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Friday, November 5, 2021 Houseplants

How to Grow Bromeliads Indoors

Bromeliads add instant color and a decidedly tropical vibe to any room. These exotic jungle plants can grow happily inside your home with the right care.

Many looks
There are actually many different species that fall into the bromeliad family. Each has its own look, with flowering bracts in many different shapes and colors. Their leaves vary too -- some are thick and strappy and others are grass-like. Each is dramatic in its own right.

Bromeliad care is easy
Since many bromeliads are epiphytes, they don’t need soil to grow in; some can be attached to posts or grown in moss baskets. But they do love moisture and humidity. Take care not to allow their bases to get soggy; plants can rot if their feet are too wet.

Here’s a quick rundown of the charms of the most popular kinds of bromeliads -- and how to care for them.

Guzmania bromeliads
If you’ve gotten a gift-plant bromeliad, it’s most likely a Guzmania. These popular and easy-care bromeliads offer spiky, upright flowering bracts that bloom in a variety of tropical colors: red, yellow, orange, and deep purple. The leaves are dark green and strappy. Mix and match different Guzmanias in a planter.

Care: Guzmanias do best in low light. Keep the soil moist but not wet. Guzmanias love high humidity.

Fun fact: After the main flower on your bromeliad fades, the mother plant will begin to decline. Baby bromeliads (called pups) will develop around the base. You can separate the pups and plant them, or leave them attached to the mother plant for a fuller, lusher look. 

Vriesea bromeliads
This showy bromeliad is also called flaming sword due to its dramatic flowering bract. Many varieties of Vriesea also have stunning variegated foliage, which makes the whole package very eye catching. The bracts of Vriesea bromeliads last for months.

Care: Vriesea bromeliads prefer bright, indirect light and moist soil.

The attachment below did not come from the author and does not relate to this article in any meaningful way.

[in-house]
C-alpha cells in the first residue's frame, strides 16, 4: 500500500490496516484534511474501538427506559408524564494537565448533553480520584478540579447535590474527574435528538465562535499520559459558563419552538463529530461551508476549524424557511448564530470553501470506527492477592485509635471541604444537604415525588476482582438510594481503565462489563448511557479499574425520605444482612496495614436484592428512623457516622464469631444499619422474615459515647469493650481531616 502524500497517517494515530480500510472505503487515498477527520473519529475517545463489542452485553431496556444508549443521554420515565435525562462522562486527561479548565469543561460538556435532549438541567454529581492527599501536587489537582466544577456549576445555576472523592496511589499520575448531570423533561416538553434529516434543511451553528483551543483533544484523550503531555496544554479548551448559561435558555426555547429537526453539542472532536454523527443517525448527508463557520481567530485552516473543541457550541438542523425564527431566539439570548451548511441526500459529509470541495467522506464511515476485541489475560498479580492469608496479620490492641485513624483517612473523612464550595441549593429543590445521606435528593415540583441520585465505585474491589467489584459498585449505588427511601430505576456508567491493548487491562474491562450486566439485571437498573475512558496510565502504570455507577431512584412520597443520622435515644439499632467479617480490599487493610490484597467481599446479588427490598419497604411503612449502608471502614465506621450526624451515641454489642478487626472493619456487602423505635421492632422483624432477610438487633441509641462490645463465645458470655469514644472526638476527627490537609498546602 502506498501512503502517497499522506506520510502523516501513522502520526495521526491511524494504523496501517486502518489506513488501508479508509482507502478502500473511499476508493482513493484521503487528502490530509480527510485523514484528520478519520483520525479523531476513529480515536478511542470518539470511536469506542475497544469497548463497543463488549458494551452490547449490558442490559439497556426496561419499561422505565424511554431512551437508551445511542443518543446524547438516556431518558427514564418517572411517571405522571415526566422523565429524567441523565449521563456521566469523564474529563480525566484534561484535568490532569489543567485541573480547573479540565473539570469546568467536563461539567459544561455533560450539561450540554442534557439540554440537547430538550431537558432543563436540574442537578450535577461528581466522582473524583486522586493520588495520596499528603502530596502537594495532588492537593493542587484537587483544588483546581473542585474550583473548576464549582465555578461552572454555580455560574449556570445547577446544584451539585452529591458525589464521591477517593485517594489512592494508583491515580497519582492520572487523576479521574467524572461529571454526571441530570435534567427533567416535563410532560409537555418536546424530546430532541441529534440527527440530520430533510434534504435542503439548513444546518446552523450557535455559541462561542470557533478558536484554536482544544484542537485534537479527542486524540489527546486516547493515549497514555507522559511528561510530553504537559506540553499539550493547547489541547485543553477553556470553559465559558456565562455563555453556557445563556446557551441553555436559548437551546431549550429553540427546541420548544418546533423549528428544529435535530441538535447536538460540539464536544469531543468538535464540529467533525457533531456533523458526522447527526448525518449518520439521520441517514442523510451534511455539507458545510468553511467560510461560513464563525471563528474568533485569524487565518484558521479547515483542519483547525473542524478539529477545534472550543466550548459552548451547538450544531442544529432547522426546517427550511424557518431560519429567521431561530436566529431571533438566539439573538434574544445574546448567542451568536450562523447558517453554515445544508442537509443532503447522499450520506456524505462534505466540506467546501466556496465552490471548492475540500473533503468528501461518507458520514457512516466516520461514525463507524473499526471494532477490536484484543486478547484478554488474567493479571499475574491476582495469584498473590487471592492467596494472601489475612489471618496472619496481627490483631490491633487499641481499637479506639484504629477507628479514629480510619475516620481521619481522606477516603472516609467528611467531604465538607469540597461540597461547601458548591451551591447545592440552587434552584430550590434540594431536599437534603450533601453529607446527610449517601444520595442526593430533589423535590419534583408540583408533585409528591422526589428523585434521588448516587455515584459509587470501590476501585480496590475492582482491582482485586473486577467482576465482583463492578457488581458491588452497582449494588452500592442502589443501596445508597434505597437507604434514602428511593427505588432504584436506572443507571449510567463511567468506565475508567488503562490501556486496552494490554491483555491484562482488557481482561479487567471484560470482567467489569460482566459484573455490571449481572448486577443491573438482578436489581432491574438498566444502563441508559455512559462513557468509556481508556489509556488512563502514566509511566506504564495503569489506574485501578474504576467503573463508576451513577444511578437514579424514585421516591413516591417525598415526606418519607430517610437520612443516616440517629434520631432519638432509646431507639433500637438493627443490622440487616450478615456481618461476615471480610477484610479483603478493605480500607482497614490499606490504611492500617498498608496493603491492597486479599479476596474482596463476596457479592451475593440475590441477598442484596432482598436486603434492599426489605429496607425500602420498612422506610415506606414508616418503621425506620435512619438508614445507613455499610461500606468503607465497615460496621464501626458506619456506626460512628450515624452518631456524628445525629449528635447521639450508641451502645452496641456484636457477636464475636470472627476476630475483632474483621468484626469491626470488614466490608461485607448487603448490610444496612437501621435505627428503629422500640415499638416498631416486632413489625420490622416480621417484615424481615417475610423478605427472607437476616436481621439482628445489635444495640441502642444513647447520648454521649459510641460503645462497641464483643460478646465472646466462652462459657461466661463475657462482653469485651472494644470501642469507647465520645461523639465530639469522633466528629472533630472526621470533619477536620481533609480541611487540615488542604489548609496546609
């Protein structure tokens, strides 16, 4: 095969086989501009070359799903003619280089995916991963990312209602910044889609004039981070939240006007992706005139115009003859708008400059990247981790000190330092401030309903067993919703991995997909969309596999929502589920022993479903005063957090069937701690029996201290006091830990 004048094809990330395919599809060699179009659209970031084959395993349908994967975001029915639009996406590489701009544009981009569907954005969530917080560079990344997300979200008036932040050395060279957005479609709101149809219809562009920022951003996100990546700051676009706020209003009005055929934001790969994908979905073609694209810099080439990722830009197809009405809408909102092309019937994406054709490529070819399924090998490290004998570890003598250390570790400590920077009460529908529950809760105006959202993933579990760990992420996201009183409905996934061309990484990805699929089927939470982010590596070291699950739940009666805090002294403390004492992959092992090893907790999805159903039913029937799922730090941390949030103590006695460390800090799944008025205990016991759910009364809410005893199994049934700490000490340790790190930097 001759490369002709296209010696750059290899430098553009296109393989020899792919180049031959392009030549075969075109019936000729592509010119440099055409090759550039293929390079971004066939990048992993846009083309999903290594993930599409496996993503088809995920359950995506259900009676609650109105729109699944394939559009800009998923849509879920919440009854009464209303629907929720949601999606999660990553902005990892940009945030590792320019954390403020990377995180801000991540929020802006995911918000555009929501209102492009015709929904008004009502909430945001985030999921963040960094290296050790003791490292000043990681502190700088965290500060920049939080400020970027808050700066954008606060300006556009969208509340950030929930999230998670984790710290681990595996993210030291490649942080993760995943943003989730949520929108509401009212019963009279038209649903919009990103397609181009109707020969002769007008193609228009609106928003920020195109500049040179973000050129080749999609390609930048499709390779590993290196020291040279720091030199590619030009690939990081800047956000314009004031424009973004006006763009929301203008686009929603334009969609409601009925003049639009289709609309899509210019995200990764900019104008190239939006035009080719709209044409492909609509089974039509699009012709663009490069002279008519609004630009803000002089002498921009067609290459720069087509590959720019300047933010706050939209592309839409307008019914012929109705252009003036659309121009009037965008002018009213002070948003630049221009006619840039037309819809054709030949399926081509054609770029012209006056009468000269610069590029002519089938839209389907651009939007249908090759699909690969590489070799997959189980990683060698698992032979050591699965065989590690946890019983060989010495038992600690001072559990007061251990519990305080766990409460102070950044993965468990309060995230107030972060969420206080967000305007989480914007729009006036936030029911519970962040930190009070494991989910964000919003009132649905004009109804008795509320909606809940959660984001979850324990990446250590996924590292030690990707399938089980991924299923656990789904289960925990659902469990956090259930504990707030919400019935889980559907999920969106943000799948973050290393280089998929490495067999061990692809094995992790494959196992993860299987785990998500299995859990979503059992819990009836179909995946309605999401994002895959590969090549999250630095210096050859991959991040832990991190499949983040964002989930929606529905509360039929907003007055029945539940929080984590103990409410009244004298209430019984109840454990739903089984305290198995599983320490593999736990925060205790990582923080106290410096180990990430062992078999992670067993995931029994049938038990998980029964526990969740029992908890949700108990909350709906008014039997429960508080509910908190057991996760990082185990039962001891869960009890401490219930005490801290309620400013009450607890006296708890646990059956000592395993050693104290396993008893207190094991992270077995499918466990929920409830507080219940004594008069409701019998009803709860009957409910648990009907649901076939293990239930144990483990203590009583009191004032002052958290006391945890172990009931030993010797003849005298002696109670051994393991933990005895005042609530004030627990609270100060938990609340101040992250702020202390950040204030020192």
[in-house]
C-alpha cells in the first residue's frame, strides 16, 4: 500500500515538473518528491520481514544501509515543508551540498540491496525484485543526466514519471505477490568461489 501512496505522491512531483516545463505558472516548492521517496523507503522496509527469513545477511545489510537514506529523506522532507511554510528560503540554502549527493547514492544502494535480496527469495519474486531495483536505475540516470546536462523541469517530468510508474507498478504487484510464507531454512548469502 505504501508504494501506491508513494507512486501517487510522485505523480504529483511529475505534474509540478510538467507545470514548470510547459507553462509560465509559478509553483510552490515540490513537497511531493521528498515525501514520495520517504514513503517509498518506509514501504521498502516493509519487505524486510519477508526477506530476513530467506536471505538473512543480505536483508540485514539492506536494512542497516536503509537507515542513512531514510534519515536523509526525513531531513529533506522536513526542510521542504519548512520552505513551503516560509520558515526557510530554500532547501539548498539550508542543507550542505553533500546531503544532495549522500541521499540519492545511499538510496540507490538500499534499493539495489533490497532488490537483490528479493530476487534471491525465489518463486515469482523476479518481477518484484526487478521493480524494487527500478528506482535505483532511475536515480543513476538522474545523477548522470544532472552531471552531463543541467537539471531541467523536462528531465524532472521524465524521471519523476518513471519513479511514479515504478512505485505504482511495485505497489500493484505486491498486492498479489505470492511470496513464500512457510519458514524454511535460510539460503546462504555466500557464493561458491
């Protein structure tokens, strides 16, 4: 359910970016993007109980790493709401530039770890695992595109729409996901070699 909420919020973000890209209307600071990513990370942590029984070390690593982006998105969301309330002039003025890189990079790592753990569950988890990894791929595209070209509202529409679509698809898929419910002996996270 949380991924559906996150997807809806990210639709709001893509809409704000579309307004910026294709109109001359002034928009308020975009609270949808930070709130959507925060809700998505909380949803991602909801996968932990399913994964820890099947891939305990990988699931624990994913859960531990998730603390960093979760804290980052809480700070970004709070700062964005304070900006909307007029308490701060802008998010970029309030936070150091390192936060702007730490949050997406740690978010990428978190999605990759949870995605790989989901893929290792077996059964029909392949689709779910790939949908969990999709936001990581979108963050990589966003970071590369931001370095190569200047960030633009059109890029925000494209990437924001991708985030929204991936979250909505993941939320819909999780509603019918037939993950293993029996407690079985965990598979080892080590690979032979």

Fun fact: Like many of the bromeliads commonly grown as houseplants, most Vriesea varieties enjoy bright, indirect light inside. They enjoy lots of light to be able to produce flowers, but can be sensitive to direct sun.

Neoregelia bromeliads
Grown more for their foliage than their flowers, neoregelia bromeliads offer strappy leaves in bold spotted, banded, or marbled tones of pink, red, purple, or orange. Neoregelias are compact and look stunning when grouped. Although they don’t offer a large flowering bract like other bromeliads, their central leaves will often be a different color when in “bloom.”

Care: Neoregelia bromeliads prefer indirect light. To heighten their color, place plants in more filtered sunlight.

Fun fact: The cup in the middle of the plant gathers water and nutritional debris.

Tillandsia cyanea
Also called pink quill, this air plant relative produces grassy, dark green leaves topped by a colorful hot pink “quill” with blue-purple flowers.

Care: Tillandsia cyanea does best in indirect light to encourage flowering. If your plant is already in bloom, you can keep it in lower light.

Fun fact: The flowering quill-shapes bracts stay in color for up to 3 months.

Aechmea fasciata
Also called urn bromeliad, this Brazilian native offers silvery-green leaves that rise around the flowering bract in an attractive urn shape. Plants produce fringy pink bract clusters that, upon closer inspection, show off individual blue-purple flowers. Bracts can last for up to six months.

Care: Aechmea fasciata thrives best in partial shade outdoors and enjoys well-drained soil. Inside, give it bright, but indirect light. 

Fun fact: This bromeliad can be grown with moss around its roots and wired to a board or piece of bark.

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